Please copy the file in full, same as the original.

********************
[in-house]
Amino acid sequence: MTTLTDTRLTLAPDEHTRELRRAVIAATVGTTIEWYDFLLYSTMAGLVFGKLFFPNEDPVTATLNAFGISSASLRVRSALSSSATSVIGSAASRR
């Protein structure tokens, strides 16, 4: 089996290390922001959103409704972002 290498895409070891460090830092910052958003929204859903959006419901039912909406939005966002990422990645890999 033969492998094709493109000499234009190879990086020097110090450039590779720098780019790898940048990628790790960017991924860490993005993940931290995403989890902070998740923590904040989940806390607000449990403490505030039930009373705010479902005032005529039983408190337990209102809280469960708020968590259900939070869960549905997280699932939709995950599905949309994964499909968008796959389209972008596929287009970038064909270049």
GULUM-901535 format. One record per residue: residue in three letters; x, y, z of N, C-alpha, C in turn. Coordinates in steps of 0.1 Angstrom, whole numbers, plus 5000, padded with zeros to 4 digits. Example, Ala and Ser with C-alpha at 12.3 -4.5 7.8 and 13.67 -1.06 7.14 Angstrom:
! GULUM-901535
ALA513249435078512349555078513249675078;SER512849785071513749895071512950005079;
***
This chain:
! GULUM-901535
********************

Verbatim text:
[in-house]
Amino acid sequence: MTTLTDTRLTLAPDEHTRELRRAVIAATVGTTIEWYDFLLYSTMAGLVFGKLFFPNEDPVTATLNAFGISSASLRVRSALSSSATSVIGSAASRR
């Protein structure tokens, strides 16, 4: 089996290390922001959103409704972002 290498895409070891460090830092910052958003929204859903959006419901039912909406939005966002990422990645890999 033969492998094709493109000499234009190879990086020097110090450039590779720098780019790898940048990628790790960017991924860490993005993940931290995403989890902070998740923590904040989940806390607000449990403490505030039930009373705010479902005032005529039983408190337990209102809280469960708020968590259900939070869960549905997280699932939709995950599905949309994964499909968008796959389209972008596929287009970038064909270049």
GULUM-901535 format. One record per residue: residue in three letters; x, y, z of N, C-alpha, C in turn. Coordinates in steps of 0.1 Angstrom, whole numbers, plus 5000, padded with zeros to 4 digits. Example, Ala and Ser with C-alpha at 12.3 -4.5 7.8 and 13.67 -1.06 7.14 Angstrom:
! GULUM-901535
ALA513249435078512349555078513249675078;SER512849785071513749895071512950005079;
***
This chain:
! GULUM-901535